Having reviewed the communications records in the case file, this Sole Panelist shall proceed to a decision based on the statements and documents submitted and in accordance with the ICANN Rules and Policy, as well as all applicable "rules and principles of law" as directed by Paragraph 15(a) of the Policy.
4. Factual Background
The following facts are not in dispute.
The complainant has provided evidence of the registration with the U.S. Patent and Trademark Office, of Registration No. 1,712,776 of the following service mark:
1. Service Mark – MARKETING MIX, for advertising agency, public relations, and marketing consulting services. Class 35.
Complaint, Annex C.
Complainant has also provided documentation showing that it is the assignee of that registration, and that it has made the requisite filings attesting to continued use thereby demonstrating that the registration has become incontestable. Complaint, Annexes G--H.
The respondent, MIX (MARKETINGMIX-DOM), is the current registrant of the domain name <marketingmix.com>. MIX is operated by Creative Producers Group, Inc. (and the respondent herein as both entities). The WHOIS database shows that THOMPSON, D. of respondent MIX is the Administrative Contact for the domain name <marketingmix.com>. Complaint, Annex A. The WHOIS record of the domain name MARKETINGMIX was created on January 3, 1998 and last updated on April 27, 2000. Id.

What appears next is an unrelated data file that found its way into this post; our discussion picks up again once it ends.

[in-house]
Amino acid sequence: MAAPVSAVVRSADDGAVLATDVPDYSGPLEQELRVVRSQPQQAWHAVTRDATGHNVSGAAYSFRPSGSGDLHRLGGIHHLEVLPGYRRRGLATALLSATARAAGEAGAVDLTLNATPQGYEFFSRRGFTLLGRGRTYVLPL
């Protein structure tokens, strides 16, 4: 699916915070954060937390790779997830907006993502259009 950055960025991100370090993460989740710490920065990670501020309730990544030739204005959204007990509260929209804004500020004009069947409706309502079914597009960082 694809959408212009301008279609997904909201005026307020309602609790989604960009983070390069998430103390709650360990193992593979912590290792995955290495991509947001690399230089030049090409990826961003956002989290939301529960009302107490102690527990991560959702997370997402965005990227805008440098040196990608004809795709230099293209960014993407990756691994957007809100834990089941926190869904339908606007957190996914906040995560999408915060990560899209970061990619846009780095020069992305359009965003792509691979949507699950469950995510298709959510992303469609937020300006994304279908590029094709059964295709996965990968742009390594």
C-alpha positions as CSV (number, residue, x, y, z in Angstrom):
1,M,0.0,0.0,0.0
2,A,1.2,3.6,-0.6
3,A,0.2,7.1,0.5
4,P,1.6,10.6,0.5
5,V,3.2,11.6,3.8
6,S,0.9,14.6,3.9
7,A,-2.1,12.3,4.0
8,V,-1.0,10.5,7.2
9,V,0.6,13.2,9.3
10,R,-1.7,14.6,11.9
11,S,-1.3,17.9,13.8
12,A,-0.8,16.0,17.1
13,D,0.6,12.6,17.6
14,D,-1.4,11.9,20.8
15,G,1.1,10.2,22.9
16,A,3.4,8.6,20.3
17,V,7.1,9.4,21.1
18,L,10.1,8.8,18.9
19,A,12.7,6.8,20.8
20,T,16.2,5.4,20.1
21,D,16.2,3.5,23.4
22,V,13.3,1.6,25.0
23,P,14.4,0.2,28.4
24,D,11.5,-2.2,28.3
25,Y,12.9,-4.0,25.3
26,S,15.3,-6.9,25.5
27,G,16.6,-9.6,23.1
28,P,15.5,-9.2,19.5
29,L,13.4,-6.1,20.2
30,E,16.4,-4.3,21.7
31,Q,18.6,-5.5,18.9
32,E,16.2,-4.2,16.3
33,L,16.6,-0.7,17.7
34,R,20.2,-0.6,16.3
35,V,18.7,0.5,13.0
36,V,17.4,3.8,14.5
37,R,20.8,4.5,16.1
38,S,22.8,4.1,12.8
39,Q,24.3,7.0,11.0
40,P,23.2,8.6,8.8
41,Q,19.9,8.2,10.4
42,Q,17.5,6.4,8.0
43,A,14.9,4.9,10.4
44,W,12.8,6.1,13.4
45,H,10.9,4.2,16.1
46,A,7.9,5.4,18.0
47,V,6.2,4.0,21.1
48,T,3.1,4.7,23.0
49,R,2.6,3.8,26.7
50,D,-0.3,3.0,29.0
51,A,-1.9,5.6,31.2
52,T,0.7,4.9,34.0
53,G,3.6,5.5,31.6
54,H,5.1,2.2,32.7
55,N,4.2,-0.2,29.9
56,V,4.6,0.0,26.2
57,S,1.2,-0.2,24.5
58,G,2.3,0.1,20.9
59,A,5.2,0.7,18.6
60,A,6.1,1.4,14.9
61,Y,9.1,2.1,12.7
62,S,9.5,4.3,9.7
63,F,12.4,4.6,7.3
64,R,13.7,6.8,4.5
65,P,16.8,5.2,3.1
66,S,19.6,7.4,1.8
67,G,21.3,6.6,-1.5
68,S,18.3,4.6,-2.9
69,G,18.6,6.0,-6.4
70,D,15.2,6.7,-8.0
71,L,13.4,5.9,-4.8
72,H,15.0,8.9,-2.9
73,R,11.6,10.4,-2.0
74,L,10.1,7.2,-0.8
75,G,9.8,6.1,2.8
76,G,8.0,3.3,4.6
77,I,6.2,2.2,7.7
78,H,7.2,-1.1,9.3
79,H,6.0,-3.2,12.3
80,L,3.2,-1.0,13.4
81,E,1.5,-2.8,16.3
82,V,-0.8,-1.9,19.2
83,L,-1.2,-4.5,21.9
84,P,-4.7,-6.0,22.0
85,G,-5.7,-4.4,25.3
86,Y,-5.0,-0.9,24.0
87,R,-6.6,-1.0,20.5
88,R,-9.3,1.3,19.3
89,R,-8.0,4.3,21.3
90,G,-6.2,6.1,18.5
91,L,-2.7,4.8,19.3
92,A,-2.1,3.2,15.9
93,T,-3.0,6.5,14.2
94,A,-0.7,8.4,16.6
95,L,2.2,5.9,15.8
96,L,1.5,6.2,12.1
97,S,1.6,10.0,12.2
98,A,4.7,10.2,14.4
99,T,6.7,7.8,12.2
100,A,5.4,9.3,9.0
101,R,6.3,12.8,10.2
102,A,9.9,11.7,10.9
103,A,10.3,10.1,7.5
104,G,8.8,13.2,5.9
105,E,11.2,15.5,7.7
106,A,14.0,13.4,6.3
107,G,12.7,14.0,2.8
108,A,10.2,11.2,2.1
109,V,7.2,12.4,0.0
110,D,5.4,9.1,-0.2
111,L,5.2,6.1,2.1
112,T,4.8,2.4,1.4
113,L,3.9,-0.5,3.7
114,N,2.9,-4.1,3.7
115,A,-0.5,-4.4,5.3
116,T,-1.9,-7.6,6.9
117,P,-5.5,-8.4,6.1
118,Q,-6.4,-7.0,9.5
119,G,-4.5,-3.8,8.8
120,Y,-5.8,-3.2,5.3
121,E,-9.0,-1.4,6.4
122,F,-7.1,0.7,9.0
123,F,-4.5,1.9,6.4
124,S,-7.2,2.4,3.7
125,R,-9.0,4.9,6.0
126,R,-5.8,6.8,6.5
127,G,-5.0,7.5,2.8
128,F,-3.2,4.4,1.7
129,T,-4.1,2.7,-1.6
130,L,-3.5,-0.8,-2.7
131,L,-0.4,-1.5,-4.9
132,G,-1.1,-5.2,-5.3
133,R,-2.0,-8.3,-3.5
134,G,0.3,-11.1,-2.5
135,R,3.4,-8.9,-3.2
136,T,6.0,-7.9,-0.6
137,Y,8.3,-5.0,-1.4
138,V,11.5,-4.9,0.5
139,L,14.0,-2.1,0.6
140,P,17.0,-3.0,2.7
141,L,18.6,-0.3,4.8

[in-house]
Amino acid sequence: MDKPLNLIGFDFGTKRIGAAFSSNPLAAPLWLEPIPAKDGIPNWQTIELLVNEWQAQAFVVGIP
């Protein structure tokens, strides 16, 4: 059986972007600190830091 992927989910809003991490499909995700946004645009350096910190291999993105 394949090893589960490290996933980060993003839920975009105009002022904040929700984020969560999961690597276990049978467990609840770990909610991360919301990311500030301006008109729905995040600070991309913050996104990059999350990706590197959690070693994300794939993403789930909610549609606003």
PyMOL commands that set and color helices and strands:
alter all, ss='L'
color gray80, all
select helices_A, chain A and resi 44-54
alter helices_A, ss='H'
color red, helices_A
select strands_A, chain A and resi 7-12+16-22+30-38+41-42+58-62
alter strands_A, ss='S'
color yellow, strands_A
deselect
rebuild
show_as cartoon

Complainant and respondent both provide marketing services of some kind, though it appears to be disputed exactly how closely their respective services may overlap. There has been communication between complainant and respondent about the domain name <marketingmix.com>, including some discussion about the possible transfer of ownership of the domain name from respondent to complainant, though once again the specifics of the communications are in dispute.
5. Parties’ Contentions
Complainant contends: 1) the domain name <marketingmix.com.> is identical or confusingly similar to a service mark MARKETINGMIX in which the complainant has rights; and 2) the respondent has no rights or legitimate interests in respect of the domain name <marketingmix.com>.; and 3) the domain name <marketingmix.com> was registered and is being used in bad faith.